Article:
We climbed the narrow path up the cliff side to the ancient temple. Bastivar was a crumbling, pillared fortress carved into the mountainside in honor of the goddess Innessa. Worshippers had long since vanished, and as long as anyone could remember, the only current inhabitants were goblins.
“Hidari mi compli,” we chanted, and sneaked inside. Our eyes adjusted to the dim light in the entryway.
“I’ll draw some of them out,” I whispered. “Stay concealed, and when you see one coming, shoot it.”
Down one corridor, a group of three goblins came toward me. I aimed and shot one, then ran back when the other two charged. Cali’s first arrow barely missed my head, but she got one. I shot the last one as she readied another arrow.
“Nicely done,” I whispered. “Now, we—”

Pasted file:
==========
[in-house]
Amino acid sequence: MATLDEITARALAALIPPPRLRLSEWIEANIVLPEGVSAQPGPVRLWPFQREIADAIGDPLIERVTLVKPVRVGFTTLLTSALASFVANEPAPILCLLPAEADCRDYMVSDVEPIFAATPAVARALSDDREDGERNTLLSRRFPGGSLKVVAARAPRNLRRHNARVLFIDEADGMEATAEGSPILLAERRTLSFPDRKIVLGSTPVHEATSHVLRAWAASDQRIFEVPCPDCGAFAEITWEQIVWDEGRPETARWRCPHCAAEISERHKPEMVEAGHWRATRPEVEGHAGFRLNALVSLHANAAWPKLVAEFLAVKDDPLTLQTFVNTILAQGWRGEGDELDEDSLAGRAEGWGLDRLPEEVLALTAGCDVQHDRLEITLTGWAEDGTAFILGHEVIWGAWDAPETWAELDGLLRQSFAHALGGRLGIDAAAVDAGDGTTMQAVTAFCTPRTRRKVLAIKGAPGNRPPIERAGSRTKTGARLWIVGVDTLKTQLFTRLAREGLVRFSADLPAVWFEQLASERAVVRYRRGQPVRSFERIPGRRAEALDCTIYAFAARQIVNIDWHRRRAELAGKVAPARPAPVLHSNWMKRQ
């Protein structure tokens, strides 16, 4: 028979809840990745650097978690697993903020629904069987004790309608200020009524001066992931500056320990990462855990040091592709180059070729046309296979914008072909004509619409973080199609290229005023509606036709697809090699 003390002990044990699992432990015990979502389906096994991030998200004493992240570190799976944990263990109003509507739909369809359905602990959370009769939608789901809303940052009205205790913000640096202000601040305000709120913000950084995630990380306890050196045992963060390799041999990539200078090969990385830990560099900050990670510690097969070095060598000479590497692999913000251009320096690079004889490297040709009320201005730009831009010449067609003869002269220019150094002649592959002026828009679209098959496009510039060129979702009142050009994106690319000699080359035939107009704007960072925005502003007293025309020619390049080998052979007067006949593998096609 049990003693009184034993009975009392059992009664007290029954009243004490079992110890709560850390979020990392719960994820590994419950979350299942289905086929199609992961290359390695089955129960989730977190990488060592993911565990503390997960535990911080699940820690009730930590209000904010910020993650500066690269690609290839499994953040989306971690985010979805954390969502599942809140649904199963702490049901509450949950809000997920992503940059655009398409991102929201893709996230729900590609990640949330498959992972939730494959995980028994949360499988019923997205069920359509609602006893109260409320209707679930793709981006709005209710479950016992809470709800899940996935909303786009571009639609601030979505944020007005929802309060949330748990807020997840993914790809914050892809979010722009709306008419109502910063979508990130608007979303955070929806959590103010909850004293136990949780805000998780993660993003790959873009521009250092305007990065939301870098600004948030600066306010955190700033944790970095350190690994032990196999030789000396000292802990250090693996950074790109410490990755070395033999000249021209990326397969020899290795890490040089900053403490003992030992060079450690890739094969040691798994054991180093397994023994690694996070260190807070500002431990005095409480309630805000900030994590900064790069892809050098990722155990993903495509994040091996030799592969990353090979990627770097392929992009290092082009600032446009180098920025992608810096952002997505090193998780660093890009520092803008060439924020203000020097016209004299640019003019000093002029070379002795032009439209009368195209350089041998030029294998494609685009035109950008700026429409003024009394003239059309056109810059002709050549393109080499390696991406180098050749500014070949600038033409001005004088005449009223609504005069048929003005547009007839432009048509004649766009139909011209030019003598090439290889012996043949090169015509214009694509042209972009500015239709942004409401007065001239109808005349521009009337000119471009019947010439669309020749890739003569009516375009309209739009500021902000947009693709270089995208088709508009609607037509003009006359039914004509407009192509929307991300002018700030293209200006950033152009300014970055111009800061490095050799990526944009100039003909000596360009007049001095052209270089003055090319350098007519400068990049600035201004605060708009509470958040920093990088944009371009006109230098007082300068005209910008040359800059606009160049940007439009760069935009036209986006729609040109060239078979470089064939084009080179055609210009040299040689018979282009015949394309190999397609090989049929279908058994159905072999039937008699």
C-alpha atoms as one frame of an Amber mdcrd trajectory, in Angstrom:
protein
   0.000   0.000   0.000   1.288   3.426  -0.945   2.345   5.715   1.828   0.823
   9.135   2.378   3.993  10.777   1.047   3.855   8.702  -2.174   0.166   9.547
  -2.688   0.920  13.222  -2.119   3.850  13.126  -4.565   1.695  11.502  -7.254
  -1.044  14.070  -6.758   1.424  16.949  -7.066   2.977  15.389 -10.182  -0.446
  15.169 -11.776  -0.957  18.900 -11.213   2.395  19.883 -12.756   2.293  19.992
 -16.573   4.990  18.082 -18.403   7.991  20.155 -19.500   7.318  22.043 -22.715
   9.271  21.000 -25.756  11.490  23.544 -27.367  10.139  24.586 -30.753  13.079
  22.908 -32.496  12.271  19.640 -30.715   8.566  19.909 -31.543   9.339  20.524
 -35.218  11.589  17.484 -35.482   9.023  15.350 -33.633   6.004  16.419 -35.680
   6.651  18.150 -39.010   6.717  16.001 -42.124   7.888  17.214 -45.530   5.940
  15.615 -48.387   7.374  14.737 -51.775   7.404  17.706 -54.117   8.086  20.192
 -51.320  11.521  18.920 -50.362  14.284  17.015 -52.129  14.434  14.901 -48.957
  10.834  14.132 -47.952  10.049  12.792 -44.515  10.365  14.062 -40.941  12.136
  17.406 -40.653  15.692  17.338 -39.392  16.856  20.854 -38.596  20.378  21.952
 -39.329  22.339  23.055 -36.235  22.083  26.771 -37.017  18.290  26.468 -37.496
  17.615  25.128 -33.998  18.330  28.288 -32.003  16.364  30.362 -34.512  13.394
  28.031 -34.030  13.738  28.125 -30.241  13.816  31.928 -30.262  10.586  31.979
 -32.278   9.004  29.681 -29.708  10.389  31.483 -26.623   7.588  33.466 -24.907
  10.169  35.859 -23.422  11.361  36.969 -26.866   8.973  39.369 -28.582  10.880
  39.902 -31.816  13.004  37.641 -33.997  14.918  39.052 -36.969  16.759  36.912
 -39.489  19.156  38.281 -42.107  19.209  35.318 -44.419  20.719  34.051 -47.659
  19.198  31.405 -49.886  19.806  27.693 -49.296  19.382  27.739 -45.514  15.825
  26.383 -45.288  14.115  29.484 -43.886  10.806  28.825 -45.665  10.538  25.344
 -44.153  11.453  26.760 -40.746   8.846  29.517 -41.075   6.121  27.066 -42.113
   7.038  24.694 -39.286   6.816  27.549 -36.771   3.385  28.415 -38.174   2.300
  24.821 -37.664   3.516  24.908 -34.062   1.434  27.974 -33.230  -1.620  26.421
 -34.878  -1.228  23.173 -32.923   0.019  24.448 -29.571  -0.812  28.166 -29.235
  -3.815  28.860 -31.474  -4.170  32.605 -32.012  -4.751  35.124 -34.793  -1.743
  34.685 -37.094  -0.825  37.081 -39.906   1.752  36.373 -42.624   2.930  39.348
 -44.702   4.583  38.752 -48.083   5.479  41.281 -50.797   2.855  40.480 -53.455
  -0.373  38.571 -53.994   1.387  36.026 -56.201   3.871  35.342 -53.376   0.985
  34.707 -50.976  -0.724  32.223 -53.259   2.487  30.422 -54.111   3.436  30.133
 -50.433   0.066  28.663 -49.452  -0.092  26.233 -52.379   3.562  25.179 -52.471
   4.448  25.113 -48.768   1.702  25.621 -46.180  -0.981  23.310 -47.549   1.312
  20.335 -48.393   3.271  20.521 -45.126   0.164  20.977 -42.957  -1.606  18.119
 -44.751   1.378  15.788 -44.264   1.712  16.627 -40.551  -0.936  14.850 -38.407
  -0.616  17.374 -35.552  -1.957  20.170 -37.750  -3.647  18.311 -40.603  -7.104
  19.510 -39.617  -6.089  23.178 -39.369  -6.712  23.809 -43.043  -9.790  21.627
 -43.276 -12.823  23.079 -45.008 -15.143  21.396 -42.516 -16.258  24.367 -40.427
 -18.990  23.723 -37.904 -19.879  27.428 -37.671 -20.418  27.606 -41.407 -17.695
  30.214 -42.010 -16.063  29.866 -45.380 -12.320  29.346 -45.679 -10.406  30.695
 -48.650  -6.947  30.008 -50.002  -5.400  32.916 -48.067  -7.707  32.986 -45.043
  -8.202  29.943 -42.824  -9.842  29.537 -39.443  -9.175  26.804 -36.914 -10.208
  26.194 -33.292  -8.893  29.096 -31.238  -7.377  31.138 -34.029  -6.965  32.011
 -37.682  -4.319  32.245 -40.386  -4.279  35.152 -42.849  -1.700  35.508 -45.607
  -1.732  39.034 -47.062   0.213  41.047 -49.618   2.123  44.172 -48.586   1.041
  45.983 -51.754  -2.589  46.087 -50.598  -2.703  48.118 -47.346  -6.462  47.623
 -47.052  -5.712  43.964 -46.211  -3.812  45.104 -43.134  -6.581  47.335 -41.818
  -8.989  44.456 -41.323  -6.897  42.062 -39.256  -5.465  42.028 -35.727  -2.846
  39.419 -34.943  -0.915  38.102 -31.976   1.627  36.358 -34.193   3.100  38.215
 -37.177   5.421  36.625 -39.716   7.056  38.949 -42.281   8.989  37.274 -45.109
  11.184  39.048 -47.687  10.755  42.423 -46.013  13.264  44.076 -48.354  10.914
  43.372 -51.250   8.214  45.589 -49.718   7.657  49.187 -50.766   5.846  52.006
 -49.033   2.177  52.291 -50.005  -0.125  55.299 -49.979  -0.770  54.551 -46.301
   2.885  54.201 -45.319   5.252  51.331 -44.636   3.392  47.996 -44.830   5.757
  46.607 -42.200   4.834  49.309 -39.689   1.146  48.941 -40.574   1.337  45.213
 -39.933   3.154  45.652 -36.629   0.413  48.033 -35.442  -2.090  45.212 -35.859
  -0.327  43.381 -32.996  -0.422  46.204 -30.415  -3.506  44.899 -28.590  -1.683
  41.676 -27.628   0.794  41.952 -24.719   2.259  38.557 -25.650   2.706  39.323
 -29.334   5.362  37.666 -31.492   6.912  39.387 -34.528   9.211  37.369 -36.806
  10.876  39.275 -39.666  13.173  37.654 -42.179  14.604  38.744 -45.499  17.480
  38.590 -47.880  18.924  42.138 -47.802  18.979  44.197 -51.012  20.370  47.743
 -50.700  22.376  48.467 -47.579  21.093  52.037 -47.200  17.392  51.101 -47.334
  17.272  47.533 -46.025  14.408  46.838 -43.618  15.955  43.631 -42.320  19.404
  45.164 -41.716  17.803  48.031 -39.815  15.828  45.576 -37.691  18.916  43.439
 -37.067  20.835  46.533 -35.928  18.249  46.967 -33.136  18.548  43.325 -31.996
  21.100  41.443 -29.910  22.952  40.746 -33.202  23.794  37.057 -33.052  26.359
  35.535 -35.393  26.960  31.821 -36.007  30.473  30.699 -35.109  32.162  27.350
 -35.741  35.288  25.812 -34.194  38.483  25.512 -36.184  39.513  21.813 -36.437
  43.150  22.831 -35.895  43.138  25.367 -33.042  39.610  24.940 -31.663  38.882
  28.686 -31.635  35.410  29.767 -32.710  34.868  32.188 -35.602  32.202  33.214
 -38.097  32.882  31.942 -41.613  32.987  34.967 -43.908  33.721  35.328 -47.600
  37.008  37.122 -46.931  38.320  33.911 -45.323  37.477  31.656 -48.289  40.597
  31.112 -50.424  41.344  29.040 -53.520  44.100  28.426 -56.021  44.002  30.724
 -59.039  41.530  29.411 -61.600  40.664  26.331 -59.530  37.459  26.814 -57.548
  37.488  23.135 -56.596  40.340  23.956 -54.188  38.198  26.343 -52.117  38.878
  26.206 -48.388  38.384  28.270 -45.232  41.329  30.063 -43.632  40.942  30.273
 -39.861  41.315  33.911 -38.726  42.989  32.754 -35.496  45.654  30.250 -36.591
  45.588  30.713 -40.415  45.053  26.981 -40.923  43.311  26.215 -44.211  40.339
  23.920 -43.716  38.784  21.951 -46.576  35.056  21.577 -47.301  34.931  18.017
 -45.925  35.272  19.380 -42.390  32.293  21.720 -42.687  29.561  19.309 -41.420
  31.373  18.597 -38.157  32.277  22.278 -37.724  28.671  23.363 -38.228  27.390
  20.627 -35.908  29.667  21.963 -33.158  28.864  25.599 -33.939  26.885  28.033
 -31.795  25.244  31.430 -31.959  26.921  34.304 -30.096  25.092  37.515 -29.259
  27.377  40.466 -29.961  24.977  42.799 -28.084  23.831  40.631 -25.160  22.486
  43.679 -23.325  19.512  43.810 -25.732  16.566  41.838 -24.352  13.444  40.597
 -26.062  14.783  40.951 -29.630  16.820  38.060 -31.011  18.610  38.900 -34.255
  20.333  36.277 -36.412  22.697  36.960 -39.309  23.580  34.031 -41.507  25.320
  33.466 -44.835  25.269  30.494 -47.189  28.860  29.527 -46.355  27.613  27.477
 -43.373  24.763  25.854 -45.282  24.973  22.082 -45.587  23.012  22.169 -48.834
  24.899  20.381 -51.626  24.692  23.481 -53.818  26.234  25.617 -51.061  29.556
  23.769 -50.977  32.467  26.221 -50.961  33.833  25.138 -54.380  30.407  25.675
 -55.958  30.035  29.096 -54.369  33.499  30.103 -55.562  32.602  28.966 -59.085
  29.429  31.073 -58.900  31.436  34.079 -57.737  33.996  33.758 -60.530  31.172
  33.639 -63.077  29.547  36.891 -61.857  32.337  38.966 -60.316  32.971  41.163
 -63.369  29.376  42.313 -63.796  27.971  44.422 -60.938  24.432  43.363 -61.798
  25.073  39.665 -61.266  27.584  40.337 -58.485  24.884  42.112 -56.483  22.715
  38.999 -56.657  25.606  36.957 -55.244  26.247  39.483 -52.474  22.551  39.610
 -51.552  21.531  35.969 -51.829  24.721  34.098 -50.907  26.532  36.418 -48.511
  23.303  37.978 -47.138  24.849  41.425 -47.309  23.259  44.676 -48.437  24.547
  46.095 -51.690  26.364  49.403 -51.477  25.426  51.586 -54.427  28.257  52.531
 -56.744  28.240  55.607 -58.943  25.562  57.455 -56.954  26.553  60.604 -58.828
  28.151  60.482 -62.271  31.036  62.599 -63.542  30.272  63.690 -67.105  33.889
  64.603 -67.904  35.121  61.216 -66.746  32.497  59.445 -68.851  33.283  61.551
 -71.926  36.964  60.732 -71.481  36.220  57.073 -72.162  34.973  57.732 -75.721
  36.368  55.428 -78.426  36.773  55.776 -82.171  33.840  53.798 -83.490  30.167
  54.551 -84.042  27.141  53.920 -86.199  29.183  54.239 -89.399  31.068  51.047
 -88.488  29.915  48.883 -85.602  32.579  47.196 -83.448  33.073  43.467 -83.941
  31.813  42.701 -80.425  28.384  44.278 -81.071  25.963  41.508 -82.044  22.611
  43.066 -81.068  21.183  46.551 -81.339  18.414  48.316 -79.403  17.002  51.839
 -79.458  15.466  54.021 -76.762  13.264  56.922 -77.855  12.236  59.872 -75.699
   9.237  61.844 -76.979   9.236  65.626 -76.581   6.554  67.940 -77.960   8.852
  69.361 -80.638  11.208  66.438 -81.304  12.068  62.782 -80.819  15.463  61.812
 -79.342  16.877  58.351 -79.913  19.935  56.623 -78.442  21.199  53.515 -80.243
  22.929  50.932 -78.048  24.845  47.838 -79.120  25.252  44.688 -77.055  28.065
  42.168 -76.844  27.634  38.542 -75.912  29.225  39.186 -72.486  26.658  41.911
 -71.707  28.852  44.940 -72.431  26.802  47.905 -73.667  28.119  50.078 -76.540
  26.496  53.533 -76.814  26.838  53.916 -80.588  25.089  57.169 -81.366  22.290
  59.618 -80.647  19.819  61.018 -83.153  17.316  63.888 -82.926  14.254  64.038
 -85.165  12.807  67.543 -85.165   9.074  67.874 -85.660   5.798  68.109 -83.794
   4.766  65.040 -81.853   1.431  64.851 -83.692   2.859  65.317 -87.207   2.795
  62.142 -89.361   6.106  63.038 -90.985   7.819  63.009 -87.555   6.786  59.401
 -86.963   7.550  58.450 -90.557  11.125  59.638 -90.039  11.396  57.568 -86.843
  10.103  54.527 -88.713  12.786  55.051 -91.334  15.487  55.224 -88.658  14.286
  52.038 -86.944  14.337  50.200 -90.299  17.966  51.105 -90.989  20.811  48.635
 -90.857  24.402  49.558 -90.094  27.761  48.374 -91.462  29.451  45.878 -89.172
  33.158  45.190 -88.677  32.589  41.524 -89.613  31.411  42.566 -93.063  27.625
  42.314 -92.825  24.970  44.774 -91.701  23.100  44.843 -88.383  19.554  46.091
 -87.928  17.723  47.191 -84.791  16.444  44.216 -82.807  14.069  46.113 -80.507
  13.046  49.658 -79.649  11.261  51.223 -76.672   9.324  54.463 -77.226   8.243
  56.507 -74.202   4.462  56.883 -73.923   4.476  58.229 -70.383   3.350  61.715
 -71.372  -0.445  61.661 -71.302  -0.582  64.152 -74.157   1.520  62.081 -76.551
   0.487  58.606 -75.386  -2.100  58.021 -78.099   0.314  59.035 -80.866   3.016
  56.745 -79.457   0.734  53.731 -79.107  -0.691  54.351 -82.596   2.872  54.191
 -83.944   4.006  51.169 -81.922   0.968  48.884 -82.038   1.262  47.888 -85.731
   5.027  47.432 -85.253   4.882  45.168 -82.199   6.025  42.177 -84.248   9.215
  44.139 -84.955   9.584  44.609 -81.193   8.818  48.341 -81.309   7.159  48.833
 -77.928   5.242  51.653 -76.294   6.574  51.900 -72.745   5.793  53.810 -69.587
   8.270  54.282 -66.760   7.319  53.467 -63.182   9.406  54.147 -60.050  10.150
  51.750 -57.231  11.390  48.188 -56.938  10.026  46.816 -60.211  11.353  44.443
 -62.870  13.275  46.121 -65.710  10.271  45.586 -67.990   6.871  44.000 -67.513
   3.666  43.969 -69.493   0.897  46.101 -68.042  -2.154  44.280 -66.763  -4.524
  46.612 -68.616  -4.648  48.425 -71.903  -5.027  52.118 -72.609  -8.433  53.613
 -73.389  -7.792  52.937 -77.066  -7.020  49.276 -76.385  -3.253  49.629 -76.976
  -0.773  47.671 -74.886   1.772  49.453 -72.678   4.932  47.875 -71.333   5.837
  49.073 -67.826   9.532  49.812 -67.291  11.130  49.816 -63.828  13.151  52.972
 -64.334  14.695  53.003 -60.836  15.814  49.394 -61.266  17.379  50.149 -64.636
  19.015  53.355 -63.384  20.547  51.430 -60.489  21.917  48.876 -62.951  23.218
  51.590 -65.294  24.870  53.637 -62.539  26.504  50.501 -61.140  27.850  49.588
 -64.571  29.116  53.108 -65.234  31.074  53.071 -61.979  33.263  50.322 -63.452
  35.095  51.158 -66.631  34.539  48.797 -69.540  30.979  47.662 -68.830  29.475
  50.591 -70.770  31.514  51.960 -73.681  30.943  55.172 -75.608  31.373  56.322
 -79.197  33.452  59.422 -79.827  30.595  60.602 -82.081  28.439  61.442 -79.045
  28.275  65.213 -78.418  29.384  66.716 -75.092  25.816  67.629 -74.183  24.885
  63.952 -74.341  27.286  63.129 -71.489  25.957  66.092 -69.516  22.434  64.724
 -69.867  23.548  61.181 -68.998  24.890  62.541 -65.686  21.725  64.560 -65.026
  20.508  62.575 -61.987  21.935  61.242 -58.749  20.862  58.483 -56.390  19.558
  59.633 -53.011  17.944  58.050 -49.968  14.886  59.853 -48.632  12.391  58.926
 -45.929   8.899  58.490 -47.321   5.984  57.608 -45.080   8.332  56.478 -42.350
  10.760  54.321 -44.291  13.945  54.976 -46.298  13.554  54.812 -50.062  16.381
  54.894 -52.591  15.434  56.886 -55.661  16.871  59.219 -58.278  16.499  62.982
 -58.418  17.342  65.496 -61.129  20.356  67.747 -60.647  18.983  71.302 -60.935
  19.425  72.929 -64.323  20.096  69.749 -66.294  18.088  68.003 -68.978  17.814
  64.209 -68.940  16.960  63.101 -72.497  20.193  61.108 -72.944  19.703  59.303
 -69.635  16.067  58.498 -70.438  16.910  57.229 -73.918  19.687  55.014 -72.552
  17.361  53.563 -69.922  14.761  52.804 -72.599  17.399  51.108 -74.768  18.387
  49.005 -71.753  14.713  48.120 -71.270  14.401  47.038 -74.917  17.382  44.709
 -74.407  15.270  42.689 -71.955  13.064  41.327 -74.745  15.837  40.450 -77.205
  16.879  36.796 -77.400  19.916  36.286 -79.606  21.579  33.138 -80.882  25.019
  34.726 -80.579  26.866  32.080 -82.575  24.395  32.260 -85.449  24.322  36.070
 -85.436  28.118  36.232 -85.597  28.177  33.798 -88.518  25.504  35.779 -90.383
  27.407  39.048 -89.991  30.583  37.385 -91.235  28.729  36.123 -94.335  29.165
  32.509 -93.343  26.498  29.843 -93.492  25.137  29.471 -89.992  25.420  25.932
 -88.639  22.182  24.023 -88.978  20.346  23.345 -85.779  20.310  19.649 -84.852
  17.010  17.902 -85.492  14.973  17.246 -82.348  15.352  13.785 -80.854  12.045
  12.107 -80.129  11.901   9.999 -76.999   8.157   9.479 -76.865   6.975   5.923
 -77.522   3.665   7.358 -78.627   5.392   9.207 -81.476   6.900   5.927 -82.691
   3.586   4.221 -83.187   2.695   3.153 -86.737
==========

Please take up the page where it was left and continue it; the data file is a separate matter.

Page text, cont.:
“Achoo!” Cali couldn’t stop her sneeze in time. She whispered, “I’m sorry.”
A great snarling ensued from within the main corridor. A horde of beady, yellow eyes came toward us.
She fled, and we ran down the cliff side as fast as we could without falling off. We reached the forest floor, and I looked back. Goblins streamed out of the ruins, so many that some fell off the cliff. There had never been this many before. It must have been a long while since anyone had cleared them out. We sped through the underbrush. Thorns scratched our skin and snagged our leathers, but they were gaining on us.
We reached the main path, and I grabbed Cali. “Give me my father’s sword.”
She unsheathed it and handed it to me. “Galadin, there’s too many. We’ll never fight them off.”
“Conceal yourself and run. Now!”
She clutched my sleeve. “I won’t leave you here!”
For the brief moment while the goblins closed in, I met her panic-stricken eyes. I’d never met a woman I would die for, until then. “Go!”
I pushed her on, and she turned to run. Goblins burst through the bush, and I readied my sword. Right and left, I swung, impaling and kicking them off the blade, chopping off spindly gray limbs, a head when I could aim just right. Piles of jerking bodies began to pile at my feet. The onslaught lessened, but before I could catch my breath, another wave of them burst forth.